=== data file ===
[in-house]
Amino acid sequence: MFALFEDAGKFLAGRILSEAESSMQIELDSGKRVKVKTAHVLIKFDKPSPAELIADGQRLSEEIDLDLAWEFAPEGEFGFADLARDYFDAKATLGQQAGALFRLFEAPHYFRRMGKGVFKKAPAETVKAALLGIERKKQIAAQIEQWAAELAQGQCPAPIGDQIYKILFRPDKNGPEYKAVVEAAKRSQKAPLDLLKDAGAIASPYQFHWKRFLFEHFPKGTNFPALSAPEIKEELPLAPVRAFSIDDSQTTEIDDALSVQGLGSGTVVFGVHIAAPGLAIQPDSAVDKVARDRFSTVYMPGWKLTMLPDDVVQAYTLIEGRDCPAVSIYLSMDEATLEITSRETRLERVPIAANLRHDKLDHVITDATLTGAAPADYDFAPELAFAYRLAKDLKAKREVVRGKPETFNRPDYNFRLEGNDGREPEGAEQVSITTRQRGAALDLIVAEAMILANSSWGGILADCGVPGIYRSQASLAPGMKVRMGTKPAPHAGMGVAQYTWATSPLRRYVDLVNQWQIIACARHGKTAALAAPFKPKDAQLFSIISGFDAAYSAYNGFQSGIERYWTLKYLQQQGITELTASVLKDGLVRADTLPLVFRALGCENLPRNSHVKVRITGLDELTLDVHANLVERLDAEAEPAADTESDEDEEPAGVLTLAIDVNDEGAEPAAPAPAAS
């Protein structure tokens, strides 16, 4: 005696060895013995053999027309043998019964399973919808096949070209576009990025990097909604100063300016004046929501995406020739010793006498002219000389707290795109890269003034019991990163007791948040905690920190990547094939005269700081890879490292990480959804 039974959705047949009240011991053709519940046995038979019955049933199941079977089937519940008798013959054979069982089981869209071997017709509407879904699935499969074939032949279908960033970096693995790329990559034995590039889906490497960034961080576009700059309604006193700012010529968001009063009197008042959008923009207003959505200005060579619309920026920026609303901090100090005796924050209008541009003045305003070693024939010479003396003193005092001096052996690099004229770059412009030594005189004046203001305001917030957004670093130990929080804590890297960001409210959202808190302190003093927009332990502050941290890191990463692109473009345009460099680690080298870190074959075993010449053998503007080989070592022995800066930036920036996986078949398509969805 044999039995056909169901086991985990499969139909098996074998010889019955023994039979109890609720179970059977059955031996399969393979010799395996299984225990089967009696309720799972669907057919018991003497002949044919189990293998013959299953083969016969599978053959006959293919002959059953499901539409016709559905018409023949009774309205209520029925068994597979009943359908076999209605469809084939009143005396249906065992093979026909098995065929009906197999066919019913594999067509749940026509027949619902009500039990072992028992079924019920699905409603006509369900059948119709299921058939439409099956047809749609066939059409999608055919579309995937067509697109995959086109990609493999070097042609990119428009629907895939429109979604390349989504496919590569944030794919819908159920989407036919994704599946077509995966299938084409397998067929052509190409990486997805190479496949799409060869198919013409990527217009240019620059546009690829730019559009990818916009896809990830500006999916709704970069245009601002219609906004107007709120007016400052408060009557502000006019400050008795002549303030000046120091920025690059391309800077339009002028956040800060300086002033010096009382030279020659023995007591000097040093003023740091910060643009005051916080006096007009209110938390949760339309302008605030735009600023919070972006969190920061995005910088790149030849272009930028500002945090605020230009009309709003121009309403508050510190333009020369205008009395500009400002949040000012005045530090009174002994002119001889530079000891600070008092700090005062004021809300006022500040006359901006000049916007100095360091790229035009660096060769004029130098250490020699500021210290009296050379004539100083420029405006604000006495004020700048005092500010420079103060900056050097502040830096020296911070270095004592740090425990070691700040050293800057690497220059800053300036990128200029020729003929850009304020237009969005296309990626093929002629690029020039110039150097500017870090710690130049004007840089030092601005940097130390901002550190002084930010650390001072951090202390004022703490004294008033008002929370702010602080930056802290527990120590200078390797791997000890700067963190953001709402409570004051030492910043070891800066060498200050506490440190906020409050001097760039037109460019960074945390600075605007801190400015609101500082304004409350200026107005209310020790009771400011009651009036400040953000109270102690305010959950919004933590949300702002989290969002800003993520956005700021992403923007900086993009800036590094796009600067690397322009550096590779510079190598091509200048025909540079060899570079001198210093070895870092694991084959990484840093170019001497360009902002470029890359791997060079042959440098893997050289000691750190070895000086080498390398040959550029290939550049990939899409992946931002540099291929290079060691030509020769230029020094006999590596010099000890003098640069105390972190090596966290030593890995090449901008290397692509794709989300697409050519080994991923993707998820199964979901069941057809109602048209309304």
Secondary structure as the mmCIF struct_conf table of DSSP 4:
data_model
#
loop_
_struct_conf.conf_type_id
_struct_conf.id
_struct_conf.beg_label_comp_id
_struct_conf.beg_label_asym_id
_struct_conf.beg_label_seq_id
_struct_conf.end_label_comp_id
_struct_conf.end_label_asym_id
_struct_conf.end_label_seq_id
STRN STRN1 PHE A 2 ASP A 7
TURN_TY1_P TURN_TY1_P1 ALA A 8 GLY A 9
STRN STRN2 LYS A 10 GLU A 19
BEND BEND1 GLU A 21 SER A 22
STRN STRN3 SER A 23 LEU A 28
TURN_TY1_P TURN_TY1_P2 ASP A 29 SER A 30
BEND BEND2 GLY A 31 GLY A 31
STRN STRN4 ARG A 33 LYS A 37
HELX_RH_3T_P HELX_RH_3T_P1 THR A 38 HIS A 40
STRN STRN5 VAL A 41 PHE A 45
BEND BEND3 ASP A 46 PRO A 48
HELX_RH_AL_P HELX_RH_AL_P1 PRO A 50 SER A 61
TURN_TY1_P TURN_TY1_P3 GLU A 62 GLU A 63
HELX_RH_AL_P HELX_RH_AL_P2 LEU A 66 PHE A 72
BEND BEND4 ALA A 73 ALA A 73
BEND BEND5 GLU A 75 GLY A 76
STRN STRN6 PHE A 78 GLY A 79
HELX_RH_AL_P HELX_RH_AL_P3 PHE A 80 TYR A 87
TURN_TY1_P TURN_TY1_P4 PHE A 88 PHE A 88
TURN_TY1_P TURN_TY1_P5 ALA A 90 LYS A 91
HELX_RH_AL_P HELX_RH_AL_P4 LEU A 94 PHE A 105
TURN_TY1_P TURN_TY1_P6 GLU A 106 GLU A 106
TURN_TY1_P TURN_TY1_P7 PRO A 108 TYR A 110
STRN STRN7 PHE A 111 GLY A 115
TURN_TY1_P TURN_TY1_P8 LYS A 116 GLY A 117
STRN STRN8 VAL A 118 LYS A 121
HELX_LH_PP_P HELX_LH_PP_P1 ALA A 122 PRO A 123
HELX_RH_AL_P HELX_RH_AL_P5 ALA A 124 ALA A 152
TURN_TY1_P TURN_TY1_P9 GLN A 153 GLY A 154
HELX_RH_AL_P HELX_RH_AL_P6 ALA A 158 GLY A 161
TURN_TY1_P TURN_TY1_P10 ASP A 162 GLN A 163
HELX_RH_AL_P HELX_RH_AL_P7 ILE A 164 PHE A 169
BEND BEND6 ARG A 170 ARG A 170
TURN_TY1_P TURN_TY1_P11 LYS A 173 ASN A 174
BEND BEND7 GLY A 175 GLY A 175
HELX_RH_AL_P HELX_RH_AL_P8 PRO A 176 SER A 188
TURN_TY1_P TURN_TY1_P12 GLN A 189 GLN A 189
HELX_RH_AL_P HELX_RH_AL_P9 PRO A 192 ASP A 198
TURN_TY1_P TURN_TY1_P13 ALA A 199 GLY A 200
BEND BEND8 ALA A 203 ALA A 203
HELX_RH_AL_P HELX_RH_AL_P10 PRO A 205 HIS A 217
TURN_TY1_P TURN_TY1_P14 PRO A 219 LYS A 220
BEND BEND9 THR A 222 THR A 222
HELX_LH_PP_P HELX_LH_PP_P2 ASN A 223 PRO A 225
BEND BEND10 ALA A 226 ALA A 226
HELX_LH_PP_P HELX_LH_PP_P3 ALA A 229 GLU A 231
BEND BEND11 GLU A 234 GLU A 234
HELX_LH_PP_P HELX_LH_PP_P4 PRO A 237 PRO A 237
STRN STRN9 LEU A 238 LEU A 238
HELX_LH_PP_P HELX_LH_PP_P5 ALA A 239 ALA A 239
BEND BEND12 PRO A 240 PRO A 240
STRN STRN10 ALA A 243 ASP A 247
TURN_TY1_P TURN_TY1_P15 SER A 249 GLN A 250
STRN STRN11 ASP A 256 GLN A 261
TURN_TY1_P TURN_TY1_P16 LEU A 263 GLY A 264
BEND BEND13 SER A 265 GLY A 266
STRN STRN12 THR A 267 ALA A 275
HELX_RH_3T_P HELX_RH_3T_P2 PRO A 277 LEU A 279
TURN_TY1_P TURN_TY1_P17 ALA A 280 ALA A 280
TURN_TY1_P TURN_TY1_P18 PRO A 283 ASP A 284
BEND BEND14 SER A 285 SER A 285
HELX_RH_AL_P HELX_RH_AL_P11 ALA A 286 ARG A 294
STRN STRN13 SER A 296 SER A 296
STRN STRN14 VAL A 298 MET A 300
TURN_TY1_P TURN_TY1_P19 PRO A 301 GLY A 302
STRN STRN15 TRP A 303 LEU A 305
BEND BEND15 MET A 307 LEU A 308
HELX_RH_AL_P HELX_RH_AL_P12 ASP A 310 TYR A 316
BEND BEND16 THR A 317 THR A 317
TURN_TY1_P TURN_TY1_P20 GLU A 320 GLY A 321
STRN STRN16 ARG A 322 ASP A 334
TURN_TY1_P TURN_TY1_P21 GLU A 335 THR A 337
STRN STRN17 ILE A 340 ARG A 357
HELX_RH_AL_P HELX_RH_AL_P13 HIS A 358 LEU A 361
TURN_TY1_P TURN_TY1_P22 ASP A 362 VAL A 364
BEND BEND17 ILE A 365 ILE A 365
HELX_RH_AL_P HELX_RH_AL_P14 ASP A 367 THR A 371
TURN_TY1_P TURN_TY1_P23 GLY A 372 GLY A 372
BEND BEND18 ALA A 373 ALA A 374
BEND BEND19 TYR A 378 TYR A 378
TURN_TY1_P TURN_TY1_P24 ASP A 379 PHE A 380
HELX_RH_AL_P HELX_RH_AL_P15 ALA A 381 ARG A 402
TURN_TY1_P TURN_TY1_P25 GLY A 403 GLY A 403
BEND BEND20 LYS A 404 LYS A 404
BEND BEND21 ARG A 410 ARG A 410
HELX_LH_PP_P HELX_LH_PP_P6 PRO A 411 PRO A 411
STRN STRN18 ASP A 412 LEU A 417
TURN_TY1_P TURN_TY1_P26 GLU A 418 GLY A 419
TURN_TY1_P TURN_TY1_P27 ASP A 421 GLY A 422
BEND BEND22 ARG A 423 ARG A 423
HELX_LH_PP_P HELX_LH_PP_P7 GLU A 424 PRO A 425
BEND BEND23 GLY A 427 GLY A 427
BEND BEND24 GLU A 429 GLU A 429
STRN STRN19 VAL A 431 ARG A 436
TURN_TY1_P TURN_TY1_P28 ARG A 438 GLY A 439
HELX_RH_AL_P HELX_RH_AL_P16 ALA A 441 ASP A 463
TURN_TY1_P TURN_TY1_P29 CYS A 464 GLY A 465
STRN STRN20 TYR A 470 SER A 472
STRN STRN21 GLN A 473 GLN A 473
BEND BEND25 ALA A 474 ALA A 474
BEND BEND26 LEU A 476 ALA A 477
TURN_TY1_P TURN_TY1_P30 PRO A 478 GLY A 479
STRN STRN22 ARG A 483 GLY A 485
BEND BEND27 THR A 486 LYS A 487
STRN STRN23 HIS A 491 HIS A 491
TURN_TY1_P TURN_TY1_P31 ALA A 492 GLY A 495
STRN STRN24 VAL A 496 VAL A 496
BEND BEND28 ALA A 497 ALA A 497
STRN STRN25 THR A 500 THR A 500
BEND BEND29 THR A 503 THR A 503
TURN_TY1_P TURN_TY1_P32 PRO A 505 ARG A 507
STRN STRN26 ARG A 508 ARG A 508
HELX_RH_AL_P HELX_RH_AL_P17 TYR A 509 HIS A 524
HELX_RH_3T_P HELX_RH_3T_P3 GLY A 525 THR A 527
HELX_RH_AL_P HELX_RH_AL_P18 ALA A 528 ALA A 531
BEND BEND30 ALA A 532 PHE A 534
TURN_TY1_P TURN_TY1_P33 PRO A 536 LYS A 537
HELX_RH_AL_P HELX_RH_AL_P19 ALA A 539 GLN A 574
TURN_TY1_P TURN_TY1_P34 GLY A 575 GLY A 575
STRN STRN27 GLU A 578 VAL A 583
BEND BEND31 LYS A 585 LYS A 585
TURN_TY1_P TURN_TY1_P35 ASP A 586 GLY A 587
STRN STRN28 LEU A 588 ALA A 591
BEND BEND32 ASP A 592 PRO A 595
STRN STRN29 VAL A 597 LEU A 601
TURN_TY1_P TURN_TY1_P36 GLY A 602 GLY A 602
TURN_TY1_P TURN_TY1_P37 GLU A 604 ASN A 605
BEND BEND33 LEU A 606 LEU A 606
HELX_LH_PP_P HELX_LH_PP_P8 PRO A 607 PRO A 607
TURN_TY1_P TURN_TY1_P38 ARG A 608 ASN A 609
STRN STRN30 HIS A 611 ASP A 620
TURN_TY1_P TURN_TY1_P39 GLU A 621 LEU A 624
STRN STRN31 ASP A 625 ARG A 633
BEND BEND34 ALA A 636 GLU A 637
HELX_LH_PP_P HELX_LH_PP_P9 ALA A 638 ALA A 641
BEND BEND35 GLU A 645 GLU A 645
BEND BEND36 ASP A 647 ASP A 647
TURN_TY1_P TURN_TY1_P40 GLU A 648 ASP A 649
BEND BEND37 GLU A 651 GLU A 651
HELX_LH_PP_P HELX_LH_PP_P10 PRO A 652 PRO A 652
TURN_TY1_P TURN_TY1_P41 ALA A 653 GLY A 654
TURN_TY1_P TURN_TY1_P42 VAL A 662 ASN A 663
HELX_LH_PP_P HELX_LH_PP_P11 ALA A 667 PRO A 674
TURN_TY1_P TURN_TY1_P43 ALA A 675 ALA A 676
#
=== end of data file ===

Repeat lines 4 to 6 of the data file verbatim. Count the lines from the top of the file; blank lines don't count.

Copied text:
Secondary structure as the mmCIF struct_conf table of DSSP 4:
data_model
#